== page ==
I can think of two reasons people don’t talk about something. One is that the subject has no importance at all. The other reason is that it is so important people don’t want to share what they know. In the case of advanced business analytics, I can assure you, the latter reason is in play. Silence is golden, so to speak.
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This was clear in a story I did this week on a snazzy hotel app deployed by the SLS Hotel at Beverly Hills. The free mobile app basically delivers round-the-clock service — a bottle of Dom Perignon, more shampoo — at the touch of an icon. IT Manager Eric Chao, the hotel’s point man on the mobile app, was happy to talk up the app’s front-end value: how it takes customer service to a new level, etc. But ask about the sophisticated analytics whirring on the backend that allow the hotel to figure out what a guest wants before he even knows it – and this reporter got the cold shoulder. The hotel PR squad flat out said no way.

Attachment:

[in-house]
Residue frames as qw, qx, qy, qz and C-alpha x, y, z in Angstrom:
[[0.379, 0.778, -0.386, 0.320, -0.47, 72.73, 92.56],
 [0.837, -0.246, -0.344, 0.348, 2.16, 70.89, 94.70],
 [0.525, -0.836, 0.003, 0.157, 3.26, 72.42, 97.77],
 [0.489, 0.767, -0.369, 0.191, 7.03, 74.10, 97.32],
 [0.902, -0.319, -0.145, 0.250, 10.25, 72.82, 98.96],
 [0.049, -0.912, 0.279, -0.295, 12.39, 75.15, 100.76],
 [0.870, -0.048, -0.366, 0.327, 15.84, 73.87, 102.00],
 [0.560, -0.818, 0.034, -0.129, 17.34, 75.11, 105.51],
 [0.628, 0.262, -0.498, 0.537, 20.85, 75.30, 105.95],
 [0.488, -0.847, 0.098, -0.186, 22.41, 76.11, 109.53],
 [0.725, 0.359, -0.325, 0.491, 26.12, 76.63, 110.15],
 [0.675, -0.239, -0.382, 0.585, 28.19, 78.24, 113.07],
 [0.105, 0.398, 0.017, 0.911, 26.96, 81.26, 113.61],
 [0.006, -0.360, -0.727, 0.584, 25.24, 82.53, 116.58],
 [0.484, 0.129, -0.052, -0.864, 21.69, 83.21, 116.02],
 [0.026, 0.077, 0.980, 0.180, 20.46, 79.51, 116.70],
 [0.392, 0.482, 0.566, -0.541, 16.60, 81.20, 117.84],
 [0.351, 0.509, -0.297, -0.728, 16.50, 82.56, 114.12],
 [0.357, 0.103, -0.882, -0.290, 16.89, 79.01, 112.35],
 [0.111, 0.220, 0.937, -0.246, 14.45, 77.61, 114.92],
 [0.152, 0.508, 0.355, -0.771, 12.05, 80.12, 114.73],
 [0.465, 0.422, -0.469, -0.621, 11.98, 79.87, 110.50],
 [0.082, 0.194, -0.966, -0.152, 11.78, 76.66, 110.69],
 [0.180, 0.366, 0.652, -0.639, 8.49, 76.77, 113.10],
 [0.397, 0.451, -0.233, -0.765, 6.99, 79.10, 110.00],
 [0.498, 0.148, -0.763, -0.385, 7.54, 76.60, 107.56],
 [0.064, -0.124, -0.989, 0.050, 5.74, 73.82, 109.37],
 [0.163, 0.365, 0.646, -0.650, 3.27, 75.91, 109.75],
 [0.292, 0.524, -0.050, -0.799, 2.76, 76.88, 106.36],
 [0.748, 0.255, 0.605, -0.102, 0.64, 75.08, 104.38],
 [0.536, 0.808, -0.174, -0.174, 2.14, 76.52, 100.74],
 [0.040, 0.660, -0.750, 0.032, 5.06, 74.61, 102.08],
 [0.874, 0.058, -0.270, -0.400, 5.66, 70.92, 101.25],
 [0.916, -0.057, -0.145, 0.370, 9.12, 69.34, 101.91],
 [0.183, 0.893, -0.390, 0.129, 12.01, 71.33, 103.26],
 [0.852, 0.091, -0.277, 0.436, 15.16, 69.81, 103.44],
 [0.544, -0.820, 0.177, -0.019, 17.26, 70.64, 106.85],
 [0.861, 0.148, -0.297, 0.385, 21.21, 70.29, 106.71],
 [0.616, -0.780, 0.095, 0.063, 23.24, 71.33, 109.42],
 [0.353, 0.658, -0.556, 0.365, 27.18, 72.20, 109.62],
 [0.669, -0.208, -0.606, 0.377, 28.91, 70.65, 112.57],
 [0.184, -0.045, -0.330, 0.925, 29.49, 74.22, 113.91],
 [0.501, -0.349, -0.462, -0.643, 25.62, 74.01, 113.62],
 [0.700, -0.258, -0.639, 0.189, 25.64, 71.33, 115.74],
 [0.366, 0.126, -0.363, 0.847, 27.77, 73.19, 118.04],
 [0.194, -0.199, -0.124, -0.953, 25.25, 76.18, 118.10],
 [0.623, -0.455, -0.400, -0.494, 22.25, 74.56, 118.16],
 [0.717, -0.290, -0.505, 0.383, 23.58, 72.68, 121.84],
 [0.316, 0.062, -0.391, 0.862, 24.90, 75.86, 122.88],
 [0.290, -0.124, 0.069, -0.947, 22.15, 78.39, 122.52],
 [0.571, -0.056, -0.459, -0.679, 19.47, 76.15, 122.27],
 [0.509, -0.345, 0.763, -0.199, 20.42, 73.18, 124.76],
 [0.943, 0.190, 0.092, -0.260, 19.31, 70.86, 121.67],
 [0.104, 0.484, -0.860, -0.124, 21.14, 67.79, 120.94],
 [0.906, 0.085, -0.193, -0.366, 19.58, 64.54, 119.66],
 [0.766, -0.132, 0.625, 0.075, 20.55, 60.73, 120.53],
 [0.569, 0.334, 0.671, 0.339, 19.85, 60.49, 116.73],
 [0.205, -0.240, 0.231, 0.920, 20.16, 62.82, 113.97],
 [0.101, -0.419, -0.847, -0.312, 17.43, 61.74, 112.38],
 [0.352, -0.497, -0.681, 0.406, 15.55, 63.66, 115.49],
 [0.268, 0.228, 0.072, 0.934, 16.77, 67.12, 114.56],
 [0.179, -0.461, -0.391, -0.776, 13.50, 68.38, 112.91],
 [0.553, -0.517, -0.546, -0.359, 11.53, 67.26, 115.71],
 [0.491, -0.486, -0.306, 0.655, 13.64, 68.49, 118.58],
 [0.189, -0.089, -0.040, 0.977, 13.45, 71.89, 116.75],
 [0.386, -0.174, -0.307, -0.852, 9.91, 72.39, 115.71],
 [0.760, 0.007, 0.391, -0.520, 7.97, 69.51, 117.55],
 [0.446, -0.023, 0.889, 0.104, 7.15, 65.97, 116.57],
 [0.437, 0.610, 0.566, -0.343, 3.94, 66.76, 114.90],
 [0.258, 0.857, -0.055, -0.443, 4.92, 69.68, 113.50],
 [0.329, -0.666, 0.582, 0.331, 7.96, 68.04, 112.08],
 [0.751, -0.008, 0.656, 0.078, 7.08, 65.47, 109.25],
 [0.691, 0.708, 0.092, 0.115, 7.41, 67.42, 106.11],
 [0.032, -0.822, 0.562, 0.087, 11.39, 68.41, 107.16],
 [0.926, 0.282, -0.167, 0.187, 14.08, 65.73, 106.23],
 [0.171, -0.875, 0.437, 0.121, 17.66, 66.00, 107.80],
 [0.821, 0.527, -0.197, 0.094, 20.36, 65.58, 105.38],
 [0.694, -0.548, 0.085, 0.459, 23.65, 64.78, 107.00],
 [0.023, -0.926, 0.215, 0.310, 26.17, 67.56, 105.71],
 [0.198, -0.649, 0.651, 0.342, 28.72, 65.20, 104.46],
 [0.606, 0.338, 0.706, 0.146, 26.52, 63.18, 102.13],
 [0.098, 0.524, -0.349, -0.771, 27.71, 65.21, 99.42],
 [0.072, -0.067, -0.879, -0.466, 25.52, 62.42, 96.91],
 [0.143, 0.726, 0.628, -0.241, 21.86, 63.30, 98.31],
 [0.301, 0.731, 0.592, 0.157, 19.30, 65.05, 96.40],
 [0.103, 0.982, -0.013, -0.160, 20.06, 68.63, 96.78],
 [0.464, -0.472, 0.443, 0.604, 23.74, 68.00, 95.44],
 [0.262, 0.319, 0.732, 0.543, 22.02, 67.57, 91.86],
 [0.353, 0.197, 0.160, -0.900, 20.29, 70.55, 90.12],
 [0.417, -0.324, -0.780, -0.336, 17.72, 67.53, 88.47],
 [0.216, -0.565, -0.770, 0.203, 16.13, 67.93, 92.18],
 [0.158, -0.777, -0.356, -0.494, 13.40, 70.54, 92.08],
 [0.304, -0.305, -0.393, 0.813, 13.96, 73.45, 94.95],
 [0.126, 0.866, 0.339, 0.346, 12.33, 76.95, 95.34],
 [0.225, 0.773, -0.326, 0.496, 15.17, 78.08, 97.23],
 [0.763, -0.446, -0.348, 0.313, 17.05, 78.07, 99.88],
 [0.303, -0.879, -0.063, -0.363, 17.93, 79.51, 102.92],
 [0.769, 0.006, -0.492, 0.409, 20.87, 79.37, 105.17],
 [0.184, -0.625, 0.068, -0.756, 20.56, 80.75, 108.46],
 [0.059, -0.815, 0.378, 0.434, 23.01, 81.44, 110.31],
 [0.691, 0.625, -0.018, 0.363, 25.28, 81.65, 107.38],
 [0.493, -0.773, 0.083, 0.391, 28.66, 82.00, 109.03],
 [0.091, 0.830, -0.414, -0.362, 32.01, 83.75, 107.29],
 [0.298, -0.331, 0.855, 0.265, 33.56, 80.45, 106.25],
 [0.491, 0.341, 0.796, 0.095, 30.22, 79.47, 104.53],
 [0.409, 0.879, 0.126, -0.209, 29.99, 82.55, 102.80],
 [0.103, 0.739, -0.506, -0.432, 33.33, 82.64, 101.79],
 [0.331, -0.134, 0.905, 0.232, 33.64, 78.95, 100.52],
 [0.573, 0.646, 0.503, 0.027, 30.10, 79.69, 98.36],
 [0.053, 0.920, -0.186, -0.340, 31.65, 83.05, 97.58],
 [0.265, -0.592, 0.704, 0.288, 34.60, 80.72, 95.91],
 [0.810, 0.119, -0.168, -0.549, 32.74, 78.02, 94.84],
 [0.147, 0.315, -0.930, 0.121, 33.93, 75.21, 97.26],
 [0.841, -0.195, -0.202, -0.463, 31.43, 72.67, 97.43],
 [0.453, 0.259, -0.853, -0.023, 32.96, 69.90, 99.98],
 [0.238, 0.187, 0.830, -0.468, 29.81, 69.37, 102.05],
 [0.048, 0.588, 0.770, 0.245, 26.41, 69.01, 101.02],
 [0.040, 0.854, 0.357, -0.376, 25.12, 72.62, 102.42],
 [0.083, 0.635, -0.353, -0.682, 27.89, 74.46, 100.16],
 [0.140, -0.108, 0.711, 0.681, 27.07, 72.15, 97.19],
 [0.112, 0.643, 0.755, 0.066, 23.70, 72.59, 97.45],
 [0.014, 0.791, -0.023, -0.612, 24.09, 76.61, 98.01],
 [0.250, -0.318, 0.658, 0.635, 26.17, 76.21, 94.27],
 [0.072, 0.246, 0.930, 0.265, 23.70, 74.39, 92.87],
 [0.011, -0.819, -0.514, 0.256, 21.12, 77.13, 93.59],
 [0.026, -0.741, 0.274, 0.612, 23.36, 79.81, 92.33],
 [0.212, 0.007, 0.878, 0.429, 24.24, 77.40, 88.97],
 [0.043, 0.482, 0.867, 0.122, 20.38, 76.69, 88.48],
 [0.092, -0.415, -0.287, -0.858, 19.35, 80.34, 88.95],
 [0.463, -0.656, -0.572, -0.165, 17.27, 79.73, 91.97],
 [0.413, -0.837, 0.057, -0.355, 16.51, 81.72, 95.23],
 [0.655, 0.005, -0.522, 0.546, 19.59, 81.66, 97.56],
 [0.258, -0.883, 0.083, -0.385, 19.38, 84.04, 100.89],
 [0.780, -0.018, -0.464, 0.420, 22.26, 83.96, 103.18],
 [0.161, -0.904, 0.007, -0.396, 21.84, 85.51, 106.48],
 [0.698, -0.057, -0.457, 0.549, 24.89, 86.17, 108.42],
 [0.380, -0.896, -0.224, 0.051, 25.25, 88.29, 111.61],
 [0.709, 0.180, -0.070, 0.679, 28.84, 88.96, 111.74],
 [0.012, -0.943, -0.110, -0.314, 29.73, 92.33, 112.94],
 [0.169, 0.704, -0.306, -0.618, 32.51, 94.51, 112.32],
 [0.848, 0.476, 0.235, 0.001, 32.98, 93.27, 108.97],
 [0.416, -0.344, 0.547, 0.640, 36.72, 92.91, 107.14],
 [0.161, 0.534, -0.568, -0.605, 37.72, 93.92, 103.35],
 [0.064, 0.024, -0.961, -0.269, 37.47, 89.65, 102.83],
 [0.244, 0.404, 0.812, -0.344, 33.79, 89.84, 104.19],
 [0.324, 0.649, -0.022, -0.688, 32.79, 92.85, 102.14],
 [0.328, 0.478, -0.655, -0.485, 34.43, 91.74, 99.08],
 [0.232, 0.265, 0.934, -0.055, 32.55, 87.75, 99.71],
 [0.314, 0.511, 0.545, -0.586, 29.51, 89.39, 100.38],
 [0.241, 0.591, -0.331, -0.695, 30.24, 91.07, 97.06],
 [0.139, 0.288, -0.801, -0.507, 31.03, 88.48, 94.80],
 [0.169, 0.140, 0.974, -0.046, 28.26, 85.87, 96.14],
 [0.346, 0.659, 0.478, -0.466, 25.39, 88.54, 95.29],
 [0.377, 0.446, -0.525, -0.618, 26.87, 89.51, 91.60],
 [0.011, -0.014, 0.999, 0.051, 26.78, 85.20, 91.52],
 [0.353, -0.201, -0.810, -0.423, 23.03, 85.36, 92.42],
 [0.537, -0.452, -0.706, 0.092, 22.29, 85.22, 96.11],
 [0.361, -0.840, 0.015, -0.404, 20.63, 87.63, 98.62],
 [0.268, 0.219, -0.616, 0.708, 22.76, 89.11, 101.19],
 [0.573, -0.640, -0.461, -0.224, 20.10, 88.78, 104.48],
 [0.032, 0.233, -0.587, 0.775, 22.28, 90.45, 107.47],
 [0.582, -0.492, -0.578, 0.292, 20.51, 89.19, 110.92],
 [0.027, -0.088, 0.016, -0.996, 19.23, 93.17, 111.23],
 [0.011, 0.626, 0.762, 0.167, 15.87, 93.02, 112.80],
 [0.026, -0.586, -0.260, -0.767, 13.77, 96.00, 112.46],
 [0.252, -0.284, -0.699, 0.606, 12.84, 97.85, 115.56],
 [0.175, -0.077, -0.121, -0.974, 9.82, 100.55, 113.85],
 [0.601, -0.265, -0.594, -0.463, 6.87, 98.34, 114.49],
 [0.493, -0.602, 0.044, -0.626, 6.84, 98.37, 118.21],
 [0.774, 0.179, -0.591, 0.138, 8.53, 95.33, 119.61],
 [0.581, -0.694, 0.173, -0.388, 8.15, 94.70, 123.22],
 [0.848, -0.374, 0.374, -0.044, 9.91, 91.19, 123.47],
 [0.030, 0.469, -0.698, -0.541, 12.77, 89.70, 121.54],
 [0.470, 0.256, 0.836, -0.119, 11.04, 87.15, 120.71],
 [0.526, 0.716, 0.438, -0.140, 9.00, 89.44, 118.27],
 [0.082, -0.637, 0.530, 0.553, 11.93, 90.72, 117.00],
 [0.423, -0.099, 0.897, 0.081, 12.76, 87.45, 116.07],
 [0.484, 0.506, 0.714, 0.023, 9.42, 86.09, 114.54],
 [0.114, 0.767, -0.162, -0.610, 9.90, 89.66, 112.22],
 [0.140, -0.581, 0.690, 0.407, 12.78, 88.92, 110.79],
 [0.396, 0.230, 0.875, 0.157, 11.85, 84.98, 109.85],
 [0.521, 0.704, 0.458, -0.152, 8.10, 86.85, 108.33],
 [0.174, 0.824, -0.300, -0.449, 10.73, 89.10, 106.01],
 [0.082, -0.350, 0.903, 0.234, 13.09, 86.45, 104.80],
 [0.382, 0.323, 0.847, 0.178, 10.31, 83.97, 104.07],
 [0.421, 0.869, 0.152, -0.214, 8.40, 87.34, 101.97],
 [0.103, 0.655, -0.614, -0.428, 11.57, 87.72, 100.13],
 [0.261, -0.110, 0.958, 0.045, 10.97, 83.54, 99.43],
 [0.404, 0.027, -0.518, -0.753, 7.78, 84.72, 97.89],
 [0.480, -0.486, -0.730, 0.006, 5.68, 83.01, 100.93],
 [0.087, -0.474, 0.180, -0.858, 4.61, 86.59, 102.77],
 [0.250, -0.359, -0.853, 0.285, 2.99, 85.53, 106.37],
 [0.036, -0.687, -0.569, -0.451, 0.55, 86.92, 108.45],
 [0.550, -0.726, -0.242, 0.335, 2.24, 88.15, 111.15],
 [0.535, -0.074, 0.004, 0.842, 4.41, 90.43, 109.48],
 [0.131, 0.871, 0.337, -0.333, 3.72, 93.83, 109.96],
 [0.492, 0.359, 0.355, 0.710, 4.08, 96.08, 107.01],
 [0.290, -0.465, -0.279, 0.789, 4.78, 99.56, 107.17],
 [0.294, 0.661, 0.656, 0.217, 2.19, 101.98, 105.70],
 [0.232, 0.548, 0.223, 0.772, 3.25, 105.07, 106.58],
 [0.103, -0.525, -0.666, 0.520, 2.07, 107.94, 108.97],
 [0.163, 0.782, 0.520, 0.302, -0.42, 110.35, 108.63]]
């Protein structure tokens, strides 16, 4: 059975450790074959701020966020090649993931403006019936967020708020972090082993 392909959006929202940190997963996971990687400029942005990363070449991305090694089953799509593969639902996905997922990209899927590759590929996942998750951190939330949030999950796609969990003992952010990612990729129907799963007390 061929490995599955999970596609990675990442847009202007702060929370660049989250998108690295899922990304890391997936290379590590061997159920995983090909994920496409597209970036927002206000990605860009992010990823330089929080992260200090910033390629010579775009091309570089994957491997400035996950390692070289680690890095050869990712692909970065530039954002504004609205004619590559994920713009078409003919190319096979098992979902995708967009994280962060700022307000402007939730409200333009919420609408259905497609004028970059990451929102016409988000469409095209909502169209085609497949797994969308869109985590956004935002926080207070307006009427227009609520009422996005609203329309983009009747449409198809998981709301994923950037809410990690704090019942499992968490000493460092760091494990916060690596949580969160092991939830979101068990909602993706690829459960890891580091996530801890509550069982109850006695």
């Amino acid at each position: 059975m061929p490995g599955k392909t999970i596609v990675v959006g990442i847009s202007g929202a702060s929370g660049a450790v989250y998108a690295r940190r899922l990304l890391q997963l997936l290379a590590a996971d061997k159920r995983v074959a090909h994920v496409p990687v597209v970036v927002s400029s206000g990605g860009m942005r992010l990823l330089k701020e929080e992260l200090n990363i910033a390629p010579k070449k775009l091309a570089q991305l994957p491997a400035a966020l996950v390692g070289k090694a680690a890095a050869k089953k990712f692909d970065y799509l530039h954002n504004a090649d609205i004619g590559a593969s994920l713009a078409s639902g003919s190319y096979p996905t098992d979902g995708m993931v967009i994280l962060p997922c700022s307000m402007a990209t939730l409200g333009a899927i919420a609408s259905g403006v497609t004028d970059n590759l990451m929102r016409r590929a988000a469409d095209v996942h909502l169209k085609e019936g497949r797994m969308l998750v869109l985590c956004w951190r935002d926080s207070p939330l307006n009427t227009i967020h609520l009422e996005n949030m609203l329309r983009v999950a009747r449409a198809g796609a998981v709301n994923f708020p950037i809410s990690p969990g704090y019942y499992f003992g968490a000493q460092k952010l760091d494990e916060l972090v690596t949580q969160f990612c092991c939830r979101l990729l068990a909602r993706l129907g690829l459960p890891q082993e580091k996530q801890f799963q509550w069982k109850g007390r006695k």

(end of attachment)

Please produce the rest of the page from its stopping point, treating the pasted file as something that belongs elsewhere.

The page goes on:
“The app collects a lot of data,” was about all Chao could say. That, and it’s been “great for business.” Indeed. I have no doubt that the data collected contains information so valuable to the hotel that it’s not sharing it with anybody, never mind reporters.
Chao was not the only circumspect CIO I talked to this week. A CIO in the automotive industry I interviewed yesterday for an upcoming story on mobile BI stopped short when the topic of analytics came up. Routine analytics were handled in-house, he said, but the sophisticated stuff done by statisticians and data scientists—the secret sauce, the golden goose — that analytics was being outsourced. To whom? He couldn’t say, in fact, was prohibited from divulging that information to anyone outside the company.
My take on the silent treatment? If CIOs are not putting a lot of resources into advanced business analytics, they’re in trouble.
By the way, the same silence principle holds true for security too—in particular, app security, but shhhh that’s a post for another day.